Revision of the European Sports Charter
The European Sports Charter (ESC) is the Council of Europe standard which lays down the basic principles for national sports policies, allowing governments to provide their citizens with opportunities to practice sport under well-defined conditions. It inspires policy makers and provides guidance to member states on how to perfect their existing sport legislations or other policies and to develop a comprehensive framework for sport.
The Charter has been, and still is, a reference point for the development of sport in Europe since its adoption in 1992, and countries and sports have benefited from the principles and values it portrays. But its most recent update was carried out almost 20 years ago, in 2001.
Since then, sport has had to face significant challenges in a world that is ever-changing in terms of technology, politics, public health, commercialisation and global demographics; these changes have had an impact, in one way or another, on human rights, democracy and the rule of law – and inevitably on sport. The European Sports Charter needs to stand up and take these challenges head on. In its current form, it cannot do this.
The process to start revising the Charter began in Tbilisi (Georgia) at the 15th Council of Europe Conference of Ministers responsible for sport, which through its adopted resolutions, invited EPAS to consider reviewing the ESC. Following this invitation, EPAS began the process which is outlined below.
(done) 16 May 2019
Impact Assessment survey launched by Sport Cares consultancy
(done) 11 September 2019
EPAS Governing Board and Consultative Committee attend first workshop for preliminary remarks on feasibility study, draft process and scope
(done) October 2019
EPAS Secretariat writes first draft of revised Charter (Draft 0) and communication plan
(done) November 2019
EPAS Governing Board and Consultative Committee are consulted in writing on Draft 0
(done) December 2019
EPAS Secretariat collects comments and produces Draft 1
(done) 28 February 2020
EPAS Bureau considers Draft 1 and identifies critical issues to be discussed at 2nd Workshop
(done) 24 April 2020
EPAS Bureau adjusts process and activities (replacing 2nd Workshop with online survey) due to COVID 19
(done) May 2020
EPAS Secretariat consults Governing Board and Consultative Committee on content of Draft 1 via online survey
(done) July 2020
EPAS Governing Board and Consultative Committee attend online Webinar to discuss results of survey
(done) August 2020
EPAS Secretariat produces Draft 2
(done) 8-9 September 2020
Joint annual meeting of the EPAS Governing Board and Consultative Committee discusses Draft 2 and approves Ministerial background documents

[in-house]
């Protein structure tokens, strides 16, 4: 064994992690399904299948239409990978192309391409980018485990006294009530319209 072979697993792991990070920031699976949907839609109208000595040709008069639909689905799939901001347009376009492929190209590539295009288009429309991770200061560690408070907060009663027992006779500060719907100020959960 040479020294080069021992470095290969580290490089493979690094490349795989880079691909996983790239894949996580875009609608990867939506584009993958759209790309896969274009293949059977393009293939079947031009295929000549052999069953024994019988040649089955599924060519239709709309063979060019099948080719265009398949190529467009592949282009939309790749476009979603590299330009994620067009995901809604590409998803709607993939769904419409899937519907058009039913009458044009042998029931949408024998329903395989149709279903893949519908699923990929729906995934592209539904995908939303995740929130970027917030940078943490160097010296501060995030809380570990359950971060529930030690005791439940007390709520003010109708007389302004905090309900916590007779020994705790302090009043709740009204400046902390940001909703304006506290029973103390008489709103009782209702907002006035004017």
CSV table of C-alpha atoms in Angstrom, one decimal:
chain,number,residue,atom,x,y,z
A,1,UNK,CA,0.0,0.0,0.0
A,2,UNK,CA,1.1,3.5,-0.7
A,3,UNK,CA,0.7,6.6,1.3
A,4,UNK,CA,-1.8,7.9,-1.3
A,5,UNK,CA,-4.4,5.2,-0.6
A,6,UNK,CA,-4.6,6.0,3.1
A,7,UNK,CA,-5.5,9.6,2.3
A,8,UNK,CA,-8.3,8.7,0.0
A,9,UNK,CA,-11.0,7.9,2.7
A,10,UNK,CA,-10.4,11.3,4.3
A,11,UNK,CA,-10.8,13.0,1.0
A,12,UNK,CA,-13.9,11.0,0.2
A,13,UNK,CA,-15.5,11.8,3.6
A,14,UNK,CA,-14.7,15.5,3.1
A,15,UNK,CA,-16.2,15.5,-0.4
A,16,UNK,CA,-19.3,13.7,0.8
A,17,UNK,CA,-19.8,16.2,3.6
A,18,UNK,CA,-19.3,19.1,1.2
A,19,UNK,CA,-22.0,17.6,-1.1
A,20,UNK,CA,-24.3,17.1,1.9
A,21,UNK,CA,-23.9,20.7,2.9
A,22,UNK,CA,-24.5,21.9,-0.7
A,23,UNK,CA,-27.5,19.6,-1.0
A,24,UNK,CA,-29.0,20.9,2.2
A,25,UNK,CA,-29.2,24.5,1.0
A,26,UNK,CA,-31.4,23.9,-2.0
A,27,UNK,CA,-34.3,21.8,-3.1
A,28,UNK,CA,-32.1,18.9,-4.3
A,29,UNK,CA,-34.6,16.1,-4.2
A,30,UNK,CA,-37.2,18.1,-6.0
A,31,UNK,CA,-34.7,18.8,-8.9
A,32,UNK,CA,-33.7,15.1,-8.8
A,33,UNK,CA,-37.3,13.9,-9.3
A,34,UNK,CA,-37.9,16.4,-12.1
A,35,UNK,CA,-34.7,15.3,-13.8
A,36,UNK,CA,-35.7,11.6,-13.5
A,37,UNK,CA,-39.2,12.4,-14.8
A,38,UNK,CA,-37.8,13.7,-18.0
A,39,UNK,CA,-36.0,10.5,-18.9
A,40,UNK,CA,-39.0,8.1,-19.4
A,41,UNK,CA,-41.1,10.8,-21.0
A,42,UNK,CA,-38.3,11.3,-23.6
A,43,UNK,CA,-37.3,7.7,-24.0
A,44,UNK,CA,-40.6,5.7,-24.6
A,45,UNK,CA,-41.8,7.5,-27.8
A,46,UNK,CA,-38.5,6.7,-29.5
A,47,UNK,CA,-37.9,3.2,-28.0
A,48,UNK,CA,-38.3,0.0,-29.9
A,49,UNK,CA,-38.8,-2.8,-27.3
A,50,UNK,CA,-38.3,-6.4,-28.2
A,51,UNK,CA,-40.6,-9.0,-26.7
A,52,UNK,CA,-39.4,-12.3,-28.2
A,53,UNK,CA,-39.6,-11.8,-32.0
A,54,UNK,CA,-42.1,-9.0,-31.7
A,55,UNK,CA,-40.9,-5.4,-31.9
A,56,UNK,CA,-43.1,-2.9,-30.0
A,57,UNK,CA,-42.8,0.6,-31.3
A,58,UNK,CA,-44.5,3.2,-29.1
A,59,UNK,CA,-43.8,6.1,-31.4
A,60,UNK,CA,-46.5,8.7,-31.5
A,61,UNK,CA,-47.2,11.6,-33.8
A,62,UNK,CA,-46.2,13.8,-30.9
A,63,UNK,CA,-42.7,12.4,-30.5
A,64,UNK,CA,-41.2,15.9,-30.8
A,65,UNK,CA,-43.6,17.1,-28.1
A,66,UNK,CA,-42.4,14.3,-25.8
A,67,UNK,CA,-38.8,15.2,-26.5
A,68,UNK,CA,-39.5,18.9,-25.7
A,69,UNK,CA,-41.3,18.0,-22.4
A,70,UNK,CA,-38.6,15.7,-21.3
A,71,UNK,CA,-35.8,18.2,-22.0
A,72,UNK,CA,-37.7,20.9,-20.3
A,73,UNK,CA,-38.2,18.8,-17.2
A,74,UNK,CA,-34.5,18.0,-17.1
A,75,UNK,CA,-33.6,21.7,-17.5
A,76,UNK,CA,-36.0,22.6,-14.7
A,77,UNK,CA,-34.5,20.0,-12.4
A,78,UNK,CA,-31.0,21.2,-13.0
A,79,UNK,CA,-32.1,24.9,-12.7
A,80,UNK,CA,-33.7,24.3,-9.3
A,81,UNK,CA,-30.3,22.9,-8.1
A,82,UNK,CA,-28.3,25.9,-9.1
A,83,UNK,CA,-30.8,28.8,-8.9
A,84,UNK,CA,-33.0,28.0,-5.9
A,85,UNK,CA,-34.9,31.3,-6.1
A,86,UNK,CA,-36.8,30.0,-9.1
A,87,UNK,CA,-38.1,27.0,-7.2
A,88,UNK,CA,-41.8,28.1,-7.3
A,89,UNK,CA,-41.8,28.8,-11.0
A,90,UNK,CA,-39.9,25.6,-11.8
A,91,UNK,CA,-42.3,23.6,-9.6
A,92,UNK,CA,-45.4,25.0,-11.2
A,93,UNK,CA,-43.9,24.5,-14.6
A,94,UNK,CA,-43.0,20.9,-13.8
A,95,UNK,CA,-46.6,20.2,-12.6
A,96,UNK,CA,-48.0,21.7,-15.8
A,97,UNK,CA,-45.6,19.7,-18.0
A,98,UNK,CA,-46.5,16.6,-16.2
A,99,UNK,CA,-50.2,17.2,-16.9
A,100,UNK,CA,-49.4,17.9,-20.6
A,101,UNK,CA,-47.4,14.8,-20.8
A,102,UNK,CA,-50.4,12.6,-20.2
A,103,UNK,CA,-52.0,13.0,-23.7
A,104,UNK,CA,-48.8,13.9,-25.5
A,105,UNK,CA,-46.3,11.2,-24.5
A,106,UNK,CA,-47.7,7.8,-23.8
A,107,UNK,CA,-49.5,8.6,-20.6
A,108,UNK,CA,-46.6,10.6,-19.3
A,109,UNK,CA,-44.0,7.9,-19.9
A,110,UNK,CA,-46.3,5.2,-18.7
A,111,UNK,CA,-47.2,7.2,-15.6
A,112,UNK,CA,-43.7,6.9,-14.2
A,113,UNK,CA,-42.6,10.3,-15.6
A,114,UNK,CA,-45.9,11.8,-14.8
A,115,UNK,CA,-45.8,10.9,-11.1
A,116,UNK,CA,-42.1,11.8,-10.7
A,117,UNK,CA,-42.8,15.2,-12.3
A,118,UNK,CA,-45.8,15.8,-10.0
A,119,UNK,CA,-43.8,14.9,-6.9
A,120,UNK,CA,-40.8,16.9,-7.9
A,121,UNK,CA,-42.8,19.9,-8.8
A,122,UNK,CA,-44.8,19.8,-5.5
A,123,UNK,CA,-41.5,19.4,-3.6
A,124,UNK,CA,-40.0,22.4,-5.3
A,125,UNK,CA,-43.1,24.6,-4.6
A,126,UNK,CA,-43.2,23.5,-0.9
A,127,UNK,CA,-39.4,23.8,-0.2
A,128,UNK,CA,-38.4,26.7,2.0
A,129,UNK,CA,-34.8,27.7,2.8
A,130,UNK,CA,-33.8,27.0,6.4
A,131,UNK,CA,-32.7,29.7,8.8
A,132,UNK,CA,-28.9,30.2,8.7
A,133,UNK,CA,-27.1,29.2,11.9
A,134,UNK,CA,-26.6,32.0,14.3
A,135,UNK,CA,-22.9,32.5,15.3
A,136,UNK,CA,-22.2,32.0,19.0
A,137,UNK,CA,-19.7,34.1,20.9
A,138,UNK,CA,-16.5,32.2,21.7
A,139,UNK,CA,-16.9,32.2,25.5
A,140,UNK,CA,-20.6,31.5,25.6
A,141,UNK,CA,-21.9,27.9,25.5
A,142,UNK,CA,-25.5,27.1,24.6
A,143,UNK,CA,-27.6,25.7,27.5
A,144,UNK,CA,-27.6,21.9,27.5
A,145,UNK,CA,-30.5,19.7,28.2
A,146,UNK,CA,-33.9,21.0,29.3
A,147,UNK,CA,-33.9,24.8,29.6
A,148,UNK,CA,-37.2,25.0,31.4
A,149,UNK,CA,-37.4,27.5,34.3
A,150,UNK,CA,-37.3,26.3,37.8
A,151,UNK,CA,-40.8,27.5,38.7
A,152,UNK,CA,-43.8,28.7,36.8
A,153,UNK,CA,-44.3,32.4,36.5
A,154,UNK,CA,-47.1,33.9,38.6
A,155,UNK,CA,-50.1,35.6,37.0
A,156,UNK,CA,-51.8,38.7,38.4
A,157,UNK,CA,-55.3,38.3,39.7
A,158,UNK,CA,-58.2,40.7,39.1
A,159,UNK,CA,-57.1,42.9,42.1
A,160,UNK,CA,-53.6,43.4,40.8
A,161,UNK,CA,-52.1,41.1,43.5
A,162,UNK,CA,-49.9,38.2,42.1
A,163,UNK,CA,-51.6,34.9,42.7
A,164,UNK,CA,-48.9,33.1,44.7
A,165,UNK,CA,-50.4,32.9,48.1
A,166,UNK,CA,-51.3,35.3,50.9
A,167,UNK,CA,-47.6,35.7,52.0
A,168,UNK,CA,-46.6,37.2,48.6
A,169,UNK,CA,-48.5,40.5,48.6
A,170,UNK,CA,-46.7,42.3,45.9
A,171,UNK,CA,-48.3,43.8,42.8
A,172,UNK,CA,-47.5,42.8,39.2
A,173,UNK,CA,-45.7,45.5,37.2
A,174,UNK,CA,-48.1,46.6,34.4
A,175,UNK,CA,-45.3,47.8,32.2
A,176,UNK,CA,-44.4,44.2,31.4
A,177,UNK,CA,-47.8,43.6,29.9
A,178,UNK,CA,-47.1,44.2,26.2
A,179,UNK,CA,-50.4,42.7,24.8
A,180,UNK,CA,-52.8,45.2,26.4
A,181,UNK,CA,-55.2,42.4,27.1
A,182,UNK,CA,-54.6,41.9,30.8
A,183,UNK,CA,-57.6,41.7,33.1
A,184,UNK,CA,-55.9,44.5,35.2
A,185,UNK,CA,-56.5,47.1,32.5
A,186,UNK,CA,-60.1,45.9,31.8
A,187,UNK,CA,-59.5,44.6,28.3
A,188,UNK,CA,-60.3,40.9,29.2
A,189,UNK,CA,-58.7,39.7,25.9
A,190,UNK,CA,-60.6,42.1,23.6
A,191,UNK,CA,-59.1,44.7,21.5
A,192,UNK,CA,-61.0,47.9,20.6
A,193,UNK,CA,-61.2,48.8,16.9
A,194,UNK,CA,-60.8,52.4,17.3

(done) 5 November 2020
Introductory session of the 16th Council of Europe Conference of Ministers responsible for sport debates issues regarding the revision of the Charter (Draft 2)
(done) 15 January 2021
Heads of Delegation make statements regarding the Charter (Draft 2) at online Ministerial Round Table (session of the 16th Conference of Ministers responsible for Sport)
(done) 11 February 2021
Ministers adopt Resolution no. 1: "A European approach to Sport policies: the revision of the European Sports Charter"
(working) 10 March 2021
EPAS Governing Board and Consultative Committee attend 3rd workshop / online webinar to discuss outstanding issues
EPAS Secretariat produces Draft 3
29 April 2021
Committee of Ministers endorses Resolution adopted at the 16th Council of Europe Conference of Ministers responsible for Sport
Drafting Group (EPAS Governing Board) discusses amendments and approves Draft 3
EPAS Secretariat co-ordinates any extra consultations, launches consultation of non EPAS member states and produces Draft 4
EPAS Governing Board gives final approval to Draft 4
Council of Europe Legal Department and Proofreading Services give comments on Draft 4
Draft revised text of the European Sports Charter is processed to the Committee of Ministers for adoption
What is a European Sport Model?
Throughout the Charter revision process, the notion of a European Sport Model has been promoted by sport movement representatives. The draft revised Charter does not make reference to it as there is no intergovernmental consensus regarding its definition or even its existence. This question will continue to be pursued, in particular by considering including some of its characteristics on values and how sport is organised in Europe, which do not yet feature in the Charter. Here are some “food for thought” documents and articles on the subject:
Where does the “European model of sport” stand, 25 years on from the Bosman ruling? (Colin Miège, Sport & Citizenship)
Further Developing the European Sports Model (by EOC, UEFA, GAISF, ENGSO, ISF, EUSA, FIAS)